"It's the adult characters! They're only there to be ignored. They introduce the young protagonist into the action then step back and play no further part, except maybe at the end. That doesn't strike me as true. Drama-wise, it helps to have your teenage heroes and heroines adrift for a while, developing their skills and learning to fend for themselves, but not for the entire book. YA authors do everything they can to remove grownups from the mix, but that, to me, hits an unrealistic note, and I prefer a bit of realism in my fantasy."
Amory finds J K Rowling's Harry Potter books, to be a prime example of this problem:
"Dumbledore is presented as this godlike, nearly omnipotent figure. He always knows what's going on. Yet in each book he leaves Harry to stumble and bumble along and get into dreadful, life-threatening scrapes for several hundred pages, then emerges at the end to resolve everything, literally with a wave of his wand. It's unfair, to say the least. He ought to pitch in right at the start. If he truly cared about Harry, he would. In fact, someone should report Dumbledore to the education board for cruelty. I'd say Harry's Muggle rights are being infringed!"
In Amory's The Fledging of Az Gabrielson, the first volume in his Clouded World series, the teen hero is in more need of help than most teen heroes.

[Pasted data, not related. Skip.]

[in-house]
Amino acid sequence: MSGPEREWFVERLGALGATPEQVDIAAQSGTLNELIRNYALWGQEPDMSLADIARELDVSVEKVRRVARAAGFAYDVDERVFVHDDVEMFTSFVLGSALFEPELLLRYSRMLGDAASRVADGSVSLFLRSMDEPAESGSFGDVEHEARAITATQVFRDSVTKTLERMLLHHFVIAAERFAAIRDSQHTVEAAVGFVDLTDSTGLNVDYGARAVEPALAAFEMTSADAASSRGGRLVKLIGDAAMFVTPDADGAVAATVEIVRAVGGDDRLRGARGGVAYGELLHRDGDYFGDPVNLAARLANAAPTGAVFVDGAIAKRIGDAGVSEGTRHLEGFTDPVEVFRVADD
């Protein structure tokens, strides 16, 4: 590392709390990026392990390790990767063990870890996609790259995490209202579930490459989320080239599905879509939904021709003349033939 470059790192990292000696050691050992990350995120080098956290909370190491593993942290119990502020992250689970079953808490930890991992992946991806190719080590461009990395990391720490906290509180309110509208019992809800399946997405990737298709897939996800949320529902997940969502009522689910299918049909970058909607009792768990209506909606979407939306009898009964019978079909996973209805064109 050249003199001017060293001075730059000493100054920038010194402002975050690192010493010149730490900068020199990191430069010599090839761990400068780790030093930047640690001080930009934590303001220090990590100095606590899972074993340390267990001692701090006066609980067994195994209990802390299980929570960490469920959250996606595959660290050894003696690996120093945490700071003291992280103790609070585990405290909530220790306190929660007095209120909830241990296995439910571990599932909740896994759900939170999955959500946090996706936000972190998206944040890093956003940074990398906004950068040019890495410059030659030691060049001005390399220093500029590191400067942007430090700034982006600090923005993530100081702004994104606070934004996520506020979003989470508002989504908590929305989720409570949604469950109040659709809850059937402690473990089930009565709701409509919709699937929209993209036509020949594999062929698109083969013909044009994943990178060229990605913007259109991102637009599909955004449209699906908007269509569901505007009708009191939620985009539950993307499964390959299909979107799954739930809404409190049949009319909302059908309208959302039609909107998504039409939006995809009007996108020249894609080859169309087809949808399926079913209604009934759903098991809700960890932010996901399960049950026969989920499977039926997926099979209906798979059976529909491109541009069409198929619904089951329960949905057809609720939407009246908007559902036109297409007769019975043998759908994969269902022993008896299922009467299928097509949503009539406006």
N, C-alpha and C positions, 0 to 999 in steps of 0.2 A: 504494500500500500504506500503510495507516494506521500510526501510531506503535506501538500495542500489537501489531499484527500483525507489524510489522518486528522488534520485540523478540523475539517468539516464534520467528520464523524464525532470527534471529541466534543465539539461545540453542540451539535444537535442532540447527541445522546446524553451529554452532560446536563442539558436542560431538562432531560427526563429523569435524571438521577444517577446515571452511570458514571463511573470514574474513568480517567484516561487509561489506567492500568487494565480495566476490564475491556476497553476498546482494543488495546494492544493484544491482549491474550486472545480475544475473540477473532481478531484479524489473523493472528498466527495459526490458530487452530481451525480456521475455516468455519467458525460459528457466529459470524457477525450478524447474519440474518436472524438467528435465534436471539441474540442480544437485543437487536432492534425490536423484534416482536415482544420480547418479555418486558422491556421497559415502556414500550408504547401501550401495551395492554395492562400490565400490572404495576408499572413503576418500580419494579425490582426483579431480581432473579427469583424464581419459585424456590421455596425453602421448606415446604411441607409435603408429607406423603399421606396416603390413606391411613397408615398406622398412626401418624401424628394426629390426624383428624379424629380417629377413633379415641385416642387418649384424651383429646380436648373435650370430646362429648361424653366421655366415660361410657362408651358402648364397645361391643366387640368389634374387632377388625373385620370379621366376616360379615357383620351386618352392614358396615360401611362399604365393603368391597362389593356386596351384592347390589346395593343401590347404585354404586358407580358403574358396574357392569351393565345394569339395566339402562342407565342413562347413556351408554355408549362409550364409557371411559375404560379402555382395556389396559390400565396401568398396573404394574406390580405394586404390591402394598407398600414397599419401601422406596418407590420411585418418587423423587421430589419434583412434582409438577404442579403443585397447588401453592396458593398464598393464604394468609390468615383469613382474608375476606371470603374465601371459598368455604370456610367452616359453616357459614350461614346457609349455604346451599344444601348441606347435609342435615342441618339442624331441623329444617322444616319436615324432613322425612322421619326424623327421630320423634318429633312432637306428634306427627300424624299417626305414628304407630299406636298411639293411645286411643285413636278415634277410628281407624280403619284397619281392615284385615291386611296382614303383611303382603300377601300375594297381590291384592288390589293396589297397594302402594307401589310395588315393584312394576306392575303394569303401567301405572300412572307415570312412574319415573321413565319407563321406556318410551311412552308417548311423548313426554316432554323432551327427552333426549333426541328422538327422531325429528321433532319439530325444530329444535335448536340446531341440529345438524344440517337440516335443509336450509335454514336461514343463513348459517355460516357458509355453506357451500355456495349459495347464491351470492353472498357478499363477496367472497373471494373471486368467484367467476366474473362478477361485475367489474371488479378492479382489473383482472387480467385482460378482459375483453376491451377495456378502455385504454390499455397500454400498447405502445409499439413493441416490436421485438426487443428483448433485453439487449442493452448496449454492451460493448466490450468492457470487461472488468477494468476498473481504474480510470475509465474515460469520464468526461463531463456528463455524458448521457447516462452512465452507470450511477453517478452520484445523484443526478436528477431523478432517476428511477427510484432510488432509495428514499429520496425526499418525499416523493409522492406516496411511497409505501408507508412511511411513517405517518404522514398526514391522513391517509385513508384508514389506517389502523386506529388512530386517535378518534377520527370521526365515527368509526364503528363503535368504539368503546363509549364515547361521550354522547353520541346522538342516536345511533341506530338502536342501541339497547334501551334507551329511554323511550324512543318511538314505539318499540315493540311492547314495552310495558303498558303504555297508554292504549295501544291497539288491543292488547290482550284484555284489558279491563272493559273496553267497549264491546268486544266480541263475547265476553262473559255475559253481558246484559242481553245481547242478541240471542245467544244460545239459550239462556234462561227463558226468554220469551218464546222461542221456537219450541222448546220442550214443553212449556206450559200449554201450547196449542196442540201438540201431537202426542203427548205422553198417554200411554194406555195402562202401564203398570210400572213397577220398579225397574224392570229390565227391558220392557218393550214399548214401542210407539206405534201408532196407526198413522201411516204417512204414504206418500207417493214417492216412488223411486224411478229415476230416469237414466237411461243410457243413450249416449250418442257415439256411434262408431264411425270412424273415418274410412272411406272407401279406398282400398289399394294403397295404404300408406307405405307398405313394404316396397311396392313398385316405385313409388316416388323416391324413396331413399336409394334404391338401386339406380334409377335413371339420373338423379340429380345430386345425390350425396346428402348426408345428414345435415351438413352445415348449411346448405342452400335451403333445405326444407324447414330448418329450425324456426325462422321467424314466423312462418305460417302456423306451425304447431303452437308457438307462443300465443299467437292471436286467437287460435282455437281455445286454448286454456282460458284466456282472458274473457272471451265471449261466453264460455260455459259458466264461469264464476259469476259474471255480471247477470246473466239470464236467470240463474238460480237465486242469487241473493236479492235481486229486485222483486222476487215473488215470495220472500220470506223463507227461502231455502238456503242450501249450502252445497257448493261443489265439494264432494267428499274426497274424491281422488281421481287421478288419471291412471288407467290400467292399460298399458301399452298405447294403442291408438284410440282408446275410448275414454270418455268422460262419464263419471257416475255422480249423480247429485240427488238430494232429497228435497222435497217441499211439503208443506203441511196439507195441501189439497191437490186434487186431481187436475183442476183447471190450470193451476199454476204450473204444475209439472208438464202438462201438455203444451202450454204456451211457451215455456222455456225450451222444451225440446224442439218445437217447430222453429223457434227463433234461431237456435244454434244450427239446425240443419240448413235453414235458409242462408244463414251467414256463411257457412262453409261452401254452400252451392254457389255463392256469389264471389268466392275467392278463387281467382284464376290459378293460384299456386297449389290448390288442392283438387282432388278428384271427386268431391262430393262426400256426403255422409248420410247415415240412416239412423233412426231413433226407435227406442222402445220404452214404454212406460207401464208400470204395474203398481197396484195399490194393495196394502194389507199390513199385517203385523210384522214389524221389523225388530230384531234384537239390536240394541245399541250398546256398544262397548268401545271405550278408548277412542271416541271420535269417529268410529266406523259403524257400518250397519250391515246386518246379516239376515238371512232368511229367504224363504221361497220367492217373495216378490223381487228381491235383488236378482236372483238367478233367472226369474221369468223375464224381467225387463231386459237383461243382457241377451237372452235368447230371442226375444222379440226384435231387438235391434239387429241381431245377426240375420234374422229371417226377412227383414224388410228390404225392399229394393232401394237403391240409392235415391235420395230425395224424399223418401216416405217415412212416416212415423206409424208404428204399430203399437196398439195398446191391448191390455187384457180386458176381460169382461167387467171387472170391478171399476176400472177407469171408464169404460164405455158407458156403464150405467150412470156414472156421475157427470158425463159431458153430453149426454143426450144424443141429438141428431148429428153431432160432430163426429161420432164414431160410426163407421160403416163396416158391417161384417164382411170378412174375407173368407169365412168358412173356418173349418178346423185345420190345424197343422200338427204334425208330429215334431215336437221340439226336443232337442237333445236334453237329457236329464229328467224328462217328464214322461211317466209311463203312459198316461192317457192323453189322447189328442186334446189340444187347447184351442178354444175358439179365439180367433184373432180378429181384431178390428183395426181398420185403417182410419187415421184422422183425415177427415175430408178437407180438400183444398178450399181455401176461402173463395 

"Az is a kid who's been born in an environment where everyone has wings … except him," Amory says. "In effect, he's disabled. He can't fly, and the sky-cities his people, the Airborn, inhabit are designed for those who can. He is looked on as a freak and somewhat resented by certain members of his race. This is the obstacle he's had to overcome all his life – until he gets recruited by the Airborn leadership for a mission, one for which he is uniquely suited. The trouble is, Az has a bit of a chip on his shoulder about his winglessness, understandably. Not only does this make him a reluctant hero, it puts him at odds with everyone around him, especially the adults."
You can read the full story at the link above.
Do readers of YA fiction agree with Amory that adults should be more involved in YA novels ? Or will it put off the readers at whom the books are marketed ?